ed in several burglaries in the Exchange Street and 4000 idence on the 100 block of
south slope neighborhoods was block of Irving Avenue and Hume Avenue. He was arrested
arrested last week after a two the 3800 block of Kensington and booked without incident
month search.
for a felony warrant and the two
Astoria Police found Jes-
Police Chief Brad John- counts of burglary.
se Allan Pitts, 32, at about 1 ston said Pitts could face more
Prior to Pitts’ arrest in No-
p.m. Wednesday in the densely charges, upon further investi- vember, police received reports
wooded area off of the 3800 gation.
from part-time residents who
block of Kensington Avenue in
“We believe we have found evidence that someone
$VWRULD$Q RI¿FHU UHVSRQGHG enough tying him to other bur- had been living inside their res-
to a report of someone outside glaries in the south slope area,” idence. In one case, police said,
a home who ran off into the Johnston said.
Pitts had broken through an
3ROLFH ¿UVW DUUHVWHG 3LWWV LQ interior wall. In another case, a
found Pitts by a campsite he November for two counts of resident came face to face with
over the top of it.
was seen in houses and porch-
Pitts stole mostly perishable
It is unknown how long es around the 200 block of food items from the homes, ac-
Pitts had been living at the West Duane Street, West Ex- cording to police.
After a short foot pursuit,
Pitts was arrested and charged
burglary. He was also arrest-
Alder and Maple Saw Logs & Standing Timber
ed on a warrant for failing to
appear in court for previous
N orth w es t H a rdw oods • Lon gview , W A
Contact: Steve Axtell • 360-430-0885 or John Anderson • 360-269-2500
The Daily Astorian
SEASIDE — A free Sec-
retary of State Notary Public
Seminar is being held from
9 a.m. to noon March 26 at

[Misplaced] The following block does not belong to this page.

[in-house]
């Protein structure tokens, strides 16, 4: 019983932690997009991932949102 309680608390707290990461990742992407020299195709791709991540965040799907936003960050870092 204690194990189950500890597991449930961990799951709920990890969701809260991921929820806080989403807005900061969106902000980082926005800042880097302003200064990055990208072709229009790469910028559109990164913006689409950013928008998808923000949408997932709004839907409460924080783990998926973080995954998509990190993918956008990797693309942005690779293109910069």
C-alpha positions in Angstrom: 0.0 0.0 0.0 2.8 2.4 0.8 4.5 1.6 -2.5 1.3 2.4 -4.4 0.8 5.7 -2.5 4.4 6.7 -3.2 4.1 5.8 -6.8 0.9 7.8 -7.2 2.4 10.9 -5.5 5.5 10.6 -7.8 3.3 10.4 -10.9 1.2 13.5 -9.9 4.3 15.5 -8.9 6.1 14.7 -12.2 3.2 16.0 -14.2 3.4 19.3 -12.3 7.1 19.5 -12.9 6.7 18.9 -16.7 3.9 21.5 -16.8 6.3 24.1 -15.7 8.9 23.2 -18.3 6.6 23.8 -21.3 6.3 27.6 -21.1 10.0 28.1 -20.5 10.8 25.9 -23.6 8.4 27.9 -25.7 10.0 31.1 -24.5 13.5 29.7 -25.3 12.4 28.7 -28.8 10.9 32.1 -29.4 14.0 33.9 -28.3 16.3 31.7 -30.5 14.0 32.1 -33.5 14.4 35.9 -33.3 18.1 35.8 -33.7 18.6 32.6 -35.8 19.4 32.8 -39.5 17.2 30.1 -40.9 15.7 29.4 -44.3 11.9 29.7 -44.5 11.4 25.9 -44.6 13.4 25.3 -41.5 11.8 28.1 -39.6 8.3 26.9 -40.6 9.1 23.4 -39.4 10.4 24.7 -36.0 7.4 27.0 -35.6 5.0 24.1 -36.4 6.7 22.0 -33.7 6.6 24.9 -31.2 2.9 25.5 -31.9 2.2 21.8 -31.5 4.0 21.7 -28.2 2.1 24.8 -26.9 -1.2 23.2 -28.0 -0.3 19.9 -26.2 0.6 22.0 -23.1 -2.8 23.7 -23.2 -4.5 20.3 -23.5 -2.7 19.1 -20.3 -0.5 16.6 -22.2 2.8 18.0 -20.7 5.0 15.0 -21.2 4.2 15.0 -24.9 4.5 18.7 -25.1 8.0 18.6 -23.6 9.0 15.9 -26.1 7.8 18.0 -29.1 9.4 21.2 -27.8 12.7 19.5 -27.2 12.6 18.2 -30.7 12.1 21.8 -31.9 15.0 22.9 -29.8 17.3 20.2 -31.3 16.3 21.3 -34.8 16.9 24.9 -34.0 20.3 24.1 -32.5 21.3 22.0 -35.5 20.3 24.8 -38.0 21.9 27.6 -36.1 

the South County branch of
Clatsop Community Col-
lege, Room 2, 1455 N. Roo-
sevelt Drive in Seaside.
The information pre-
sented covers the rules, reg-
ulations and best practices
for Oregon notaries public,
including how to properly
identify the signer, what to
record in the journal and
the requirements of an Ore-
training meets the educa-
tion requirements for those
applying for a commission.
Current notaries are also en-
couraged to attend to refresh
their memories and learn
new content.
To register, go to http:// or call
P resc h o o l a n d ea rl y c h i l d h o o d
Warrenton Grade School
820 SW Cedar Warrenton
P arents of soon-to-be preschoolers
Y ited!
• “Beginning Conversation-
al Finnish.” Learn the language
and experience the culture of the
far north; watch Finnish videos;
and sample Finnish food. The
class is taught by Helen Pit-
kanen from 6:30 to 8:30 p.m.
Mondays, March 30 to June 1.
Cost is $75. The required books
are available at the CCC book-
• “Travel Tips.” Learn ev-
erything about planning an
international trip, from the
equipment needed to han-
dling cultural differences.
Learn about packing light, nec-
essary documentation, traveling
with medical considerations,
prescriptions and diet restric-
tions, handling money and cred-
it cards and more. Facilitated by
LaRee Johnson with a variety of
experienced travelers from 6:30
to 8:30 p.m. Thursdays, April 2
to May 7. Cost is $35.
Register now at www.clat- and search
under the course title, or call
April 11 TH
10 AM -1 PM
Come meet the local preschools
and early childhood providers –
learn about their curriculum,
philosophies, tuition and more!
SEASIDE — The Sea-
side Elks will get no re-
lief from the mandatory
Downtown Maintenance
District Assessment in
2015-16, but Seaside
City Council promised to
re-evaluate all properties
included in the assessment
during the summer.
At a meeting earli-
er this month, Christian
Zupancic, a local lawyer
who spoke on behalf of the
Elks, asked the City Coun-
cil for a reduced rate or to-
tal relief from the assess-
ment fee for the nonprofit.
At Monday’s meeting, the
council voted unanimous-
ly to keep the status quo
for fiscal year 2015-16 but
to further explore the topic
at an August meeting.
The Downtown Main-
tenance District includes
businesses from Roos-
evelt Drive to the Prome-
nade that are located along
Broadway, Avenue A, Av-
enue B, Columbia Street
and Franklin Street. Busi-
nesses are charged a fee